Yuuuk!!!!
    The coolest way of aging whales comes from the science of chemistry. there
    is a substance called aspartic acid. It is an amino acid. Living animals use
    only left handed aspartic acid in the proteins they make. However , with
    time aspartic acid changes from a left handed molecule to a right handed
    form. That happens at a set rate. By analyzing the amounts of left handed
    versus right handed amino acids like aspartic acid you can tell how old that
    whale is. recent studies of bowhead whale eyes has shown us that bowhead
    whales can live about two hundred years. Search Whalenet for aspartic acid
    and see all about it.
    Toothed whales have growth layers inside their teeth. It isalso possible to
    age female whales by counting the number of times they ovulate.

    (11) Madison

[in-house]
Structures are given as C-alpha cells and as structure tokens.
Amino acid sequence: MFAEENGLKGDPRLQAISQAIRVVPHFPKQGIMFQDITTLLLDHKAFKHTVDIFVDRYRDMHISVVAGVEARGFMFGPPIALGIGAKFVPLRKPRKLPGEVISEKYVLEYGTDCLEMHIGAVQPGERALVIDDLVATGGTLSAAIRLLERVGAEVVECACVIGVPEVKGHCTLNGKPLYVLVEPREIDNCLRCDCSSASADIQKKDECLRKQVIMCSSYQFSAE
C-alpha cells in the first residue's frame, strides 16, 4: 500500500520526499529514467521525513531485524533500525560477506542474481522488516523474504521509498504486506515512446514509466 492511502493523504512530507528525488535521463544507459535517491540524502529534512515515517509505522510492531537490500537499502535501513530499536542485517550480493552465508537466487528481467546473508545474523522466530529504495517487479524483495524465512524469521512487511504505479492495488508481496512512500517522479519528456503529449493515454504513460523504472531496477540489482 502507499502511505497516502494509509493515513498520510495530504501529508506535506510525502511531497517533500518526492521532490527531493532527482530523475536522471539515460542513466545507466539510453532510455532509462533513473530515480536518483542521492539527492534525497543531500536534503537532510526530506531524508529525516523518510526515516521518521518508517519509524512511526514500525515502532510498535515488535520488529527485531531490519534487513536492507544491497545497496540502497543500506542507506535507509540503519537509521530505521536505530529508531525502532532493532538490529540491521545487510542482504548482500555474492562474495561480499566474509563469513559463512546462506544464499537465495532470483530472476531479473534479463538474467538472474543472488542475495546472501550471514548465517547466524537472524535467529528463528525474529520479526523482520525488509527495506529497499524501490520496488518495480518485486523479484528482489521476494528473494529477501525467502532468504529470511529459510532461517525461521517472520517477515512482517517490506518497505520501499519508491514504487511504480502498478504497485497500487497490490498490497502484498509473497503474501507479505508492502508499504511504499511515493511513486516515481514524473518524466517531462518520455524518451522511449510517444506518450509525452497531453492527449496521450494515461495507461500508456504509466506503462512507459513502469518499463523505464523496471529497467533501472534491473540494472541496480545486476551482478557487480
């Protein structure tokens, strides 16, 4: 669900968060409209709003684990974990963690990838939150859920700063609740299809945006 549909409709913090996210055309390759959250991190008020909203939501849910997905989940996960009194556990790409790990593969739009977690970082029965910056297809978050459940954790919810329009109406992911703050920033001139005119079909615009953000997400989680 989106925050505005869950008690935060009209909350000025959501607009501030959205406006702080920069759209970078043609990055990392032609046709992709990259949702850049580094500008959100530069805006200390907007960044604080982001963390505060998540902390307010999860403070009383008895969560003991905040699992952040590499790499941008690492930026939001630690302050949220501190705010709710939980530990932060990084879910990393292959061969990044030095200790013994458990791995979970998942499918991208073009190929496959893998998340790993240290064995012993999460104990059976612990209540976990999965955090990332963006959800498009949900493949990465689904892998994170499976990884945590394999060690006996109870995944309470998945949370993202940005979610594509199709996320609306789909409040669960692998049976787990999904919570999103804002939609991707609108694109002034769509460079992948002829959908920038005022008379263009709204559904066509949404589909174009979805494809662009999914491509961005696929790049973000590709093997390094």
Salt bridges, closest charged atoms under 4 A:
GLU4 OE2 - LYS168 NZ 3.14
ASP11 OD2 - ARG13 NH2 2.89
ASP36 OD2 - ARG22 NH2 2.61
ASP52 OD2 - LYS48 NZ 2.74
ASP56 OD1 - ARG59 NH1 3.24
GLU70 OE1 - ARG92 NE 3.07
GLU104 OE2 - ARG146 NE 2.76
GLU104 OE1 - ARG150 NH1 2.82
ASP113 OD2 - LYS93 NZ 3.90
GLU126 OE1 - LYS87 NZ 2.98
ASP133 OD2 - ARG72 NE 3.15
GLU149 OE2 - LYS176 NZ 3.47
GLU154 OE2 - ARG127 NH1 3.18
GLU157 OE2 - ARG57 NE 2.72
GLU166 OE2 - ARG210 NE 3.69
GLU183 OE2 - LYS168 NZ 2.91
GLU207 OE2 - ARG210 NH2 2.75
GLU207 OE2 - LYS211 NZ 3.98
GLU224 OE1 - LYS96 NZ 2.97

I have never been bitten by a shark and I fondly hope never to be bitten by
    a shark. I have however been bitten by a dog. Man's best friend indeed .

    (12) Danny and Mia,

    Female whales are bigger than males because they have babies. A mother whale
    has to provide all the nutrition a developing baby needs. When the baby
    weighs 6 tons or more that is a lot of weight. Baleen whale females are
    always bigger than males. Some species of toothed whales have males that
    are bigger than females. Sperm whales and killer whales are two toothed
    whale types that have that body size difference.

    (13) Erin and Stephanie,

    Blue whales swim much faster and longer than people. The best Olympic
    swimming speed was for a 50 meter sprint. The gold medal winner swam at 2.3
    meters per second. A blue whale swims casually at 2.6 meters a second for
    hundreds of kilometers. Blue whales can move more quickly for short
    distances when they need to.

    (14) Megan,

    Yes whales can severely injure their dorsal fins. They do not break them
    because there are no bones in dorsal fins. Dorsal fins are composed of skin
    and connective tissue . Whales can break flippers because they have bones
    just like the bones in your hand

    (15) Brittany ,

    The blue whale got its name because it really is blue.

    (16) Max and Lindsey ,